I am glad I did – this was a well-done take on her life. Just like the earlier documentary, it focuses on the road to her demise – how did it get there, what really happened, etc – and her life here is as sad. (An older lady sitting behind me probably uttered ‘So sad’ more than a dozen times) Houston was such a special woman, with a God-given voice that touched hearts, and to this day I can and do listen to her songs regularly. Ultimately, like all great artists, she had a troubled soul, and in the end was unable to fight her demons. And those demons would be drugs, and poor life choices – entrusting her matters to the wrong people (His father squandered her millions, for example) Add to that her inability to accept her sexual orientation (her hairdresser said she was definitely bisexual) and you have got the worst recipe for a disastrous life. The big reveal in this piece is the revelation that she and her brothers were sexually molester by her aunt, the singer Dee Dee Warwick, and unfortunately, that’s just a small footnote in a life full of triumphs and tragedy. The film doesn’t dwell much on her artistry – that’s probably a film still waiting to happen – but I can imagine it is hard not to focus on the salacious matters of her life. This film, even as it clocks at 120 minutes, is never boring because Whitney is never boring, and that is what makes her, and this film, special.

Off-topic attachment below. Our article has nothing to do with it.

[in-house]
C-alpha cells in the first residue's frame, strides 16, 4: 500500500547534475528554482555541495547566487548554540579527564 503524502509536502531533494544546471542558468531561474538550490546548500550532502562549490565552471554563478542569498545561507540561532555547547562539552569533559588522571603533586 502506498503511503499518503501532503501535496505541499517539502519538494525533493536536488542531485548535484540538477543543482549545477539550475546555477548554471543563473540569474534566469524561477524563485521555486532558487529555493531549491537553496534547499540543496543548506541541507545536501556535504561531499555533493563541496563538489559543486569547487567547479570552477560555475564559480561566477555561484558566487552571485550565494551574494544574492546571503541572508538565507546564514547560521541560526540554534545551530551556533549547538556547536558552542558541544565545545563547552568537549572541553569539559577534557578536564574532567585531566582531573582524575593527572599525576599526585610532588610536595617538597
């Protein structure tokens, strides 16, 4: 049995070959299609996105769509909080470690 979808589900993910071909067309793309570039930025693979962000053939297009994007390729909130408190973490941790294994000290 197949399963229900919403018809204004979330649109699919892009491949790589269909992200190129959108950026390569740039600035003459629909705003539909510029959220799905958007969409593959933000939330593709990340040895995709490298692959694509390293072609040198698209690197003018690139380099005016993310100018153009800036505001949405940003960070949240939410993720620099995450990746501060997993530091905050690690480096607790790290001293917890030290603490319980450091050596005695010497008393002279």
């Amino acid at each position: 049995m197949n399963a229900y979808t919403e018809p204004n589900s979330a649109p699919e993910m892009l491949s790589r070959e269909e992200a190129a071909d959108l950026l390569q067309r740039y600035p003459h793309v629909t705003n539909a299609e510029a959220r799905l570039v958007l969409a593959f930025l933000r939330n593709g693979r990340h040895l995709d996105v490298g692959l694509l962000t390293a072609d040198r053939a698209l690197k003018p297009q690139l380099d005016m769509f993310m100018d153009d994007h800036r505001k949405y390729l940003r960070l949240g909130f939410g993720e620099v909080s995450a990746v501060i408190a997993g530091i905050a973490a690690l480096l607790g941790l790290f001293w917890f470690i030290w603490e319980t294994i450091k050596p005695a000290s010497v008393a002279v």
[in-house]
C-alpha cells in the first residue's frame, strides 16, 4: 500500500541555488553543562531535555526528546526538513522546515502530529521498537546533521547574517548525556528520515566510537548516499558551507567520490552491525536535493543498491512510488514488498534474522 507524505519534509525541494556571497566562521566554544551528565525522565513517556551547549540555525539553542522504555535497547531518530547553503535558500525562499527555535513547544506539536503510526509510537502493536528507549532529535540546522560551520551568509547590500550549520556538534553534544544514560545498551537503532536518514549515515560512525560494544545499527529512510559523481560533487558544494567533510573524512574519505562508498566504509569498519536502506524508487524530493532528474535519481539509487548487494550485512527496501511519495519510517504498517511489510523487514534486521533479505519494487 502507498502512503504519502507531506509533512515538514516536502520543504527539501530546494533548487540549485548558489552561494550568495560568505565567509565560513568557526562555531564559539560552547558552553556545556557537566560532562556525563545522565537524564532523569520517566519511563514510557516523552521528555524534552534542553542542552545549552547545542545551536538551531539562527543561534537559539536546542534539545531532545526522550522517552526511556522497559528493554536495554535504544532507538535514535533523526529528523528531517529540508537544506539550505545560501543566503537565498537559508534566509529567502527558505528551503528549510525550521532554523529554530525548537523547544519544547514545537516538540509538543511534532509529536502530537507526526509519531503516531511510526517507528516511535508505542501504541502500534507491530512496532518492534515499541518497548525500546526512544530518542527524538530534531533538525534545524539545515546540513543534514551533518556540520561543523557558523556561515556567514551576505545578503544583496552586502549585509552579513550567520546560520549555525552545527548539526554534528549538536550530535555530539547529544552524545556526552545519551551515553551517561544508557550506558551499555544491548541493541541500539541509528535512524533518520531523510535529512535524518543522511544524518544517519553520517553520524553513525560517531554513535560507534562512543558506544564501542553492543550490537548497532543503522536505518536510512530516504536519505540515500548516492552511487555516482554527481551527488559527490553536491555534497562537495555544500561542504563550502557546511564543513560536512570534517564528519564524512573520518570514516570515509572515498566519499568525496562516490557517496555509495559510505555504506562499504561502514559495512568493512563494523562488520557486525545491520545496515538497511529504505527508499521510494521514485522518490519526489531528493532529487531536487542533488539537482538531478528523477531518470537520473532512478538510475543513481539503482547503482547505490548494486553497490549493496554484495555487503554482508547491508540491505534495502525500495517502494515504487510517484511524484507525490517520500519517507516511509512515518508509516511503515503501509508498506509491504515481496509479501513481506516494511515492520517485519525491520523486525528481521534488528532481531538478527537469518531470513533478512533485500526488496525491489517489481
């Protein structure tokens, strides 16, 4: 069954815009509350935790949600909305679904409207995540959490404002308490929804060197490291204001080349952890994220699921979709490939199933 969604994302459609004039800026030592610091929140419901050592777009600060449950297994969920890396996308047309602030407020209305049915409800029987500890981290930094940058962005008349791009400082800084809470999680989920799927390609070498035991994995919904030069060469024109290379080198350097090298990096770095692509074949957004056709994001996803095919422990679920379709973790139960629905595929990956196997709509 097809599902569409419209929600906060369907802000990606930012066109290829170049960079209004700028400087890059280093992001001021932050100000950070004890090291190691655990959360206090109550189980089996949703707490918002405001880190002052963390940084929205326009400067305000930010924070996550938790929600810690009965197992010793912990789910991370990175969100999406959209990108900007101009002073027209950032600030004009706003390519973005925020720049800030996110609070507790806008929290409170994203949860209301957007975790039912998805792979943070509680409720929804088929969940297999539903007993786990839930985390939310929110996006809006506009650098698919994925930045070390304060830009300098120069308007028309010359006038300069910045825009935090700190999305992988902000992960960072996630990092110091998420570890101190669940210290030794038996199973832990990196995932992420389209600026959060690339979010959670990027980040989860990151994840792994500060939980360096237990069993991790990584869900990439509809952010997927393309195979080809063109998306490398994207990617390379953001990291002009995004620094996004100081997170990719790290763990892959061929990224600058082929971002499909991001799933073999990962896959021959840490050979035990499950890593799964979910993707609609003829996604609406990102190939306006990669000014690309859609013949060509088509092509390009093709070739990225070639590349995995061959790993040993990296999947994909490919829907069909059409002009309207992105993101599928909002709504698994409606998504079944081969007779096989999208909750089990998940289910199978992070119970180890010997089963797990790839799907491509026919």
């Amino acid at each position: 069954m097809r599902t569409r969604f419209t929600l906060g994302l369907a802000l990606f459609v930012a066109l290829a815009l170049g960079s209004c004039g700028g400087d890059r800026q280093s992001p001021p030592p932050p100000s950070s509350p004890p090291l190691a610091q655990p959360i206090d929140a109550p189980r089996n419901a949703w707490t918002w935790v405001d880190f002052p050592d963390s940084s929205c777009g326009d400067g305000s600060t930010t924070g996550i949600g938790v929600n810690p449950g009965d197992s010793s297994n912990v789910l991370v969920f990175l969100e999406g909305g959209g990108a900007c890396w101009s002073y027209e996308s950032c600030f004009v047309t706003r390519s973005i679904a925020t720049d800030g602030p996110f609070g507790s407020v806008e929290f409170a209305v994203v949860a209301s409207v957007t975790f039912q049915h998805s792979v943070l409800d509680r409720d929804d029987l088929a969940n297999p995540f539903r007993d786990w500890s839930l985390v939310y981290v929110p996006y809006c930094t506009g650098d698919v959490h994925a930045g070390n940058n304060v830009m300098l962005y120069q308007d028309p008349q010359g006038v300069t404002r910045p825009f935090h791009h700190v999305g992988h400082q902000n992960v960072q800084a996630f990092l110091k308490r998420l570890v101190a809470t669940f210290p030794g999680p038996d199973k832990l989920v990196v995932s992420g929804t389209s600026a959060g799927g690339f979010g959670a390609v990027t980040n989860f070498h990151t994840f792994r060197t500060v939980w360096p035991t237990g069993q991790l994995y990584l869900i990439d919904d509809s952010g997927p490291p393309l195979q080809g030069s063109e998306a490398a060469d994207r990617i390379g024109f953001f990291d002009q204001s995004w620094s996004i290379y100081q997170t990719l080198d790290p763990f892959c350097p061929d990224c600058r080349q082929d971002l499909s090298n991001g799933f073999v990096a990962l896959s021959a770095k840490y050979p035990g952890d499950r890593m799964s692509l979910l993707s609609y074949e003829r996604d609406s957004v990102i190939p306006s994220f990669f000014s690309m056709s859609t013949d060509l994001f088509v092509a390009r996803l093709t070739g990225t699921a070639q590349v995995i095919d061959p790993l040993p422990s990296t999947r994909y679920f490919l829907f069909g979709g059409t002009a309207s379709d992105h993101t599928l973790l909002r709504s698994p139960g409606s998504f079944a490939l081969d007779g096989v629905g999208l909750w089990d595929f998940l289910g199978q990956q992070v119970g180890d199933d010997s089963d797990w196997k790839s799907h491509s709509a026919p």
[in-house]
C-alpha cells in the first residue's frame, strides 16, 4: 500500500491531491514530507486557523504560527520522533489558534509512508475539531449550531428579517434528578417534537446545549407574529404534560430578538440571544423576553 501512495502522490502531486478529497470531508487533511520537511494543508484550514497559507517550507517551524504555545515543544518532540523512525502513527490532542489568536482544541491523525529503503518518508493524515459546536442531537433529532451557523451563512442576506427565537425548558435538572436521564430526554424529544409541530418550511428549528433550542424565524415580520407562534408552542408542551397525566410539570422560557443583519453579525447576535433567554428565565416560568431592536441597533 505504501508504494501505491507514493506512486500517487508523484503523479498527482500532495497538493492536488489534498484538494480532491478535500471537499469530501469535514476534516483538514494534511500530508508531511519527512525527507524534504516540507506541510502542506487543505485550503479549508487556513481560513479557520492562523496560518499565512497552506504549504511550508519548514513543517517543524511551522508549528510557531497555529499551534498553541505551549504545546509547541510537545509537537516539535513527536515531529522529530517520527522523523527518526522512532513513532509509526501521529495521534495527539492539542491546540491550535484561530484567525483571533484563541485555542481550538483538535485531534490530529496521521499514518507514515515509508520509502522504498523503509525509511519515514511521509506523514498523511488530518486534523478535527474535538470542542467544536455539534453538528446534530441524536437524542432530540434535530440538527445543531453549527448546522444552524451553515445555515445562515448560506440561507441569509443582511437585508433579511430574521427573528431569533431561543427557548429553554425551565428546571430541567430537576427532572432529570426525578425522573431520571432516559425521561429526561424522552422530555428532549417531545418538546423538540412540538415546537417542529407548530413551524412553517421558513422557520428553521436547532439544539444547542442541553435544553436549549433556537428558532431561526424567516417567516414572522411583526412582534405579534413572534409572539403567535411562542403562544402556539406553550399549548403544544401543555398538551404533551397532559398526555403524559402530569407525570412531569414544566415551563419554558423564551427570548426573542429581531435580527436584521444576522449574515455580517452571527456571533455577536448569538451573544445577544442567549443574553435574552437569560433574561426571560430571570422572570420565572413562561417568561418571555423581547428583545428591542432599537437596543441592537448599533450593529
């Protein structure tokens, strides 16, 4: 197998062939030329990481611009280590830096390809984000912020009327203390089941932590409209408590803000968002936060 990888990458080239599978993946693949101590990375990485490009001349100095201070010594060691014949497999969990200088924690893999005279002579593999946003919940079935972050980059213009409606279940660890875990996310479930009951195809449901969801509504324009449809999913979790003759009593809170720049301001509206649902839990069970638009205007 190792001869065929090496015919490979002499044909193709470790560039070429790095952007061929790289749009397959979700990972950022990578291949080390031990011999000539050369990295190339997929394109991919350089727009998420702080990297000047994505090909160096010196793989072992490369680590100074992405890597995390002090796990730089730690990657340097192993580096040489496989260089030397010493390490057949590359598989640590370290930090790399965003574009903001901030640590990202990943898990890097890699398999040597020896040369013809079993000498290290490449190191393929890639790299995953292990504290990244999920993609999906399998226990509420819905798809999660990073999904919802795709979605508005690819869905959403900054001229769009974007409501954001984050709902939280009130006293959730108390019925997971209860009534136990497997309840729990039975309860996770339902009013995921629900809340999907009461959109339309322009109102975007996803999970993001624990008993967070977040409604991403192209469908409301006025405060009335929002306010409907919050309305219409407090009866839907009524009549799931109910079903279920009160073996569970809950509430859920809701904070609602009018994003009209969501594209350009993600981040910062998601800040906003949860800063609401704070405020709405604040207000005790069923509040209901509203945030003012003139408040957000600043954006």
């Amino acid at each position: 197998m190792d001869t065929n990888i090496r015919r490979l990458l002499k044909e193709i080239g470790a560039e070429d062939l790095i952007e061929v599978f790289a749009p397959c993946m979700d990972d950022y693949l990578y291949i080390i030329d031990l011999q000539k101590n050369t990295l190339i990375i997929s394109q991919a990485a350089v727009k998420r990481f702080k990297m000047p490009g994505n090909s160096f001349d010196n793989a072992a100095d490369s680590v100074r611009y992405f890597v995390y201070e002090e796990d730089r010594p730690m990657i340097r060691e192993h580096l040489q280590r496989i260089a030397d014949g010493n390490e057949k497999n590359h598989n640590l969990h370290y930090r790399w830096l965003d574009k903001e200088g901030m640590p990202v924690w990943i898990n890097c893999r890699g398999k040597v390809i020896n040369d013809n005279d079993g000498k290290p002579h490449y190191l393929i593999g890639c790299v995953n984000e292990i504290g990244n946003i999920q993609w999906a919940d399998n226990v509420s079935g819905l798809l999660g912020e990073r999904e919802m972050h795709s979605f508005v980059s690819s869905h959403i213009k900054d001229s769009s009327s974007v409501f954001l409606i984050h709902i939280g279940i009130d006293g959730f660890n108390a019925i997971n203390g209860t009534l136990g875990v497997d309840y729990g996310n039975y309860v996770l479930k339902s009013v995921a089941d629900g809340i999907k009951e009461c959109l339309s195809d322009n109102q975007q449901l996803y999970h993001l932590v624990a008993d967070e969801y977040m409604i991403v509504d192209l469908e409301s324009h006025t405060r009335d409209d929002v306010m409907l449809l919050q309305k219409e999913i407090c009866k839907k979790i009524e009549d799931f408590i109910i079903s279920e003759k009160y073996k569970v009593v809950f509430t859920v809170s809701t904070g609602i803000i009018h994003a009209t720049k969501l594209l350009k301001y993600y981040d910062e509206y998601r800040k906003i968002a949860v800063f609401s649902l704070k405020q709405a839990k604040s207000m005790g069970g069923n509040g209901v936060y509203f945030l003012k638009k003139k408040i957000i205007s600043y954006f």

For the longest time, I have been wanting to read Scotty Bowers’ book ‘Full Service,’ which is one of those tell-all/confidential reads about the sexual escapades of Hollywood celebrities from the mid-century. But, to be honest, I am not really very familiar with the actors and actresses of that era. So when I found put that there is now a documentary about Bowers (and his stories) I thought this is probably the next best thing, and at least, the time commitment here is much shorter.